Christian Ulbrich: 24 hours in Davos

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Christian-Ulbrich-2015-96A day in Davos is not very different to a normal day in life. You have successes and you have failures. You listen to people with optimistic views and messages and you listen to people with less positive news and opinions. Perhaps the main difference to an ordinary day is that everything is squeezed into less time, so these experiences are very condensed.

Yesterday I listened to a discussion on the outlook for the Ukraine and today a discussion on the outlook for Russia. Funnily enough, both countries are supposed to be on the same planet, not an obvious conclusion after taking in these two sessions. What has become quite obvious is that Russia sits in the corner and the whole world has an interest to help them to get back at the table of nations respecting the values of a grown-up society. First of all that includes respecting the democratic will of a nation and its territorial integrity.

Reading my blogs this week, you may conclude that I’m only focused on geopolitical issues, but I can assure you that in between I meet a lot of clients and many others who are hopefully future clients. Davos offers a very effective platform for doing business and all the JLL colleagues here are making use of it. Still, some of these political discussions can be essential listening for businesspeople. One of the best sessions I attended today was on the Arab world. I was really impressed with what I heard. You can see that new types of leaders are coming to power and the overall outlook is much more positive than you might think. I feel encouraged to accelerate our investment into the area.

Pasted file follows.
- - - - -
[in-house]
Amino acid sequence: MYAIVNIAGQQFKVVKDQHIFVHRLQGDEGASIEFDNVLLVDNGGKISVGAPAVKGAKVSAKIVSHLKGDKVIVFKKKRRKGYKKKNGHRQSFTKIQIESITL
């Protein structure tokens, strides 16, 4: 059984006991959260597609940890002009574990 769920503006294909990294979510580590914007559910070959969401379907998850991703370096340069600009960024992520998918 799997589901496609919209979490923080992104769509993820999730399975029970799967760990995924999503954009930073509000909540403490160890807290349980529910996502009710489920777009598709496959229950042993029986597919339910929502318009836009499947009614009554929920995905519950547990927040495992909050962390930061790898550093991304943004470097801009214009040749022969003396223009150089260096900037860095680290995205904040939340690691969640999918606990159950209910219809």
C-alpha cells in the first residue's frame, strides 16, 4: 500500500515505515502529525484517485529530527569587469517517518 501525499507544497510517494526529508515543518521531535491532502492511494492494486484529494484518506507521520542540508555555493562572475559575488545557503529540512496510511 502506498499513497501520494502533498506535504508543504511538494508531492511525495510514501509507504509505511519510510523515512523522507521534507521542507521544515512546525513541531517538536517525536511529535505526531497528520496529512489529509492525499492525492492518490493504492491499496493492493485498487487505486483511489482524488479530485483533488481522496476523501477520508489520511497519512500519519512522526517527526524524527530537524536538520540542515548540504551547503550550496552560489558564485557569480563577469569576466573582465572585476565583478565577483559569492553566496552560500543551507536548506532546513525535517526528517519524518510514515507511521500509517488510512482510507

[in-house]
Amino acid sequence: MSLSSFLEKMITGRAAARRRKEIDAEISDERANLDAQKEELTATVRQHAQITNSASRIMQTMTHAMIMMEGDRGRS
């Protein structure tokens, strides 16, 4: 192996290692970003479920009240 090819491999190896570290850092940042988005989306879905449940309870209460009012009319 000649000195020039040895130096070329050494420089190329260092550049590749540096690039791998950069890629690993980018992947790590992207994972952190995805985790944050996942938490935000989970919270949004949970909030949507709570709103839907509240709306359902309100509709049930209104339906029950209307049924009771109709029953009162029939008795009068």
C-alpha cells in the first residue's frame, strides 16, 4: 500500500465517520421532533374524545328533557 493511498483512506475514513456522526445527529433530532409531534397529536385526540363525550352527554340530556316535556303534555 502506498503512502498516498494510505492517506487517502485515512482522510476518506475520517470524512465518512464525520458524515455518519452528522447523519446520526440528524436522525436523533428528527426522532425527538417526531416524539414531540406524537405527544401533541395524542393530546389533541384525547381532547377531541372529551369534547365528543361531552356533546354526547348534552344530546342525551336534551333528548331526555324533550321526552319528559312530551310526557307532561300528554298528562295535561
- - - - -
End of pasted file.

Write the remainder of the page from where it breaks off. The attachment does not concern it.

I would like to close today on leadership and cultural diversity. Yesterday and today there were opportunities to listen to Angela Merkel, Francois Hollande and John Kerry. The difference in approach was fascinating. Frau Merkel kept her speech short and unspecific, sorry to say there was not much to remember.  Monsieur Hollande made a tour de raison for more than an hour. He clearly wanted to reinforce the importance of the Grande Nation, frankly it would have been good enough to commit to the necessary structural reforms so that Europe’s growth is supported. Mr. Kerry was passionate, thoughtful and really inspiring. He spoke with respect and empathy to an audience of great diversity and cultural background. He clearly got to the heart of people. If one of the European political leaders were to be prepared to adopt that style of inspirational leadership, I’m convinced that many of the challenges the European Union is facing would be resolved.  Mr. Kerry was prepared to be a leader.

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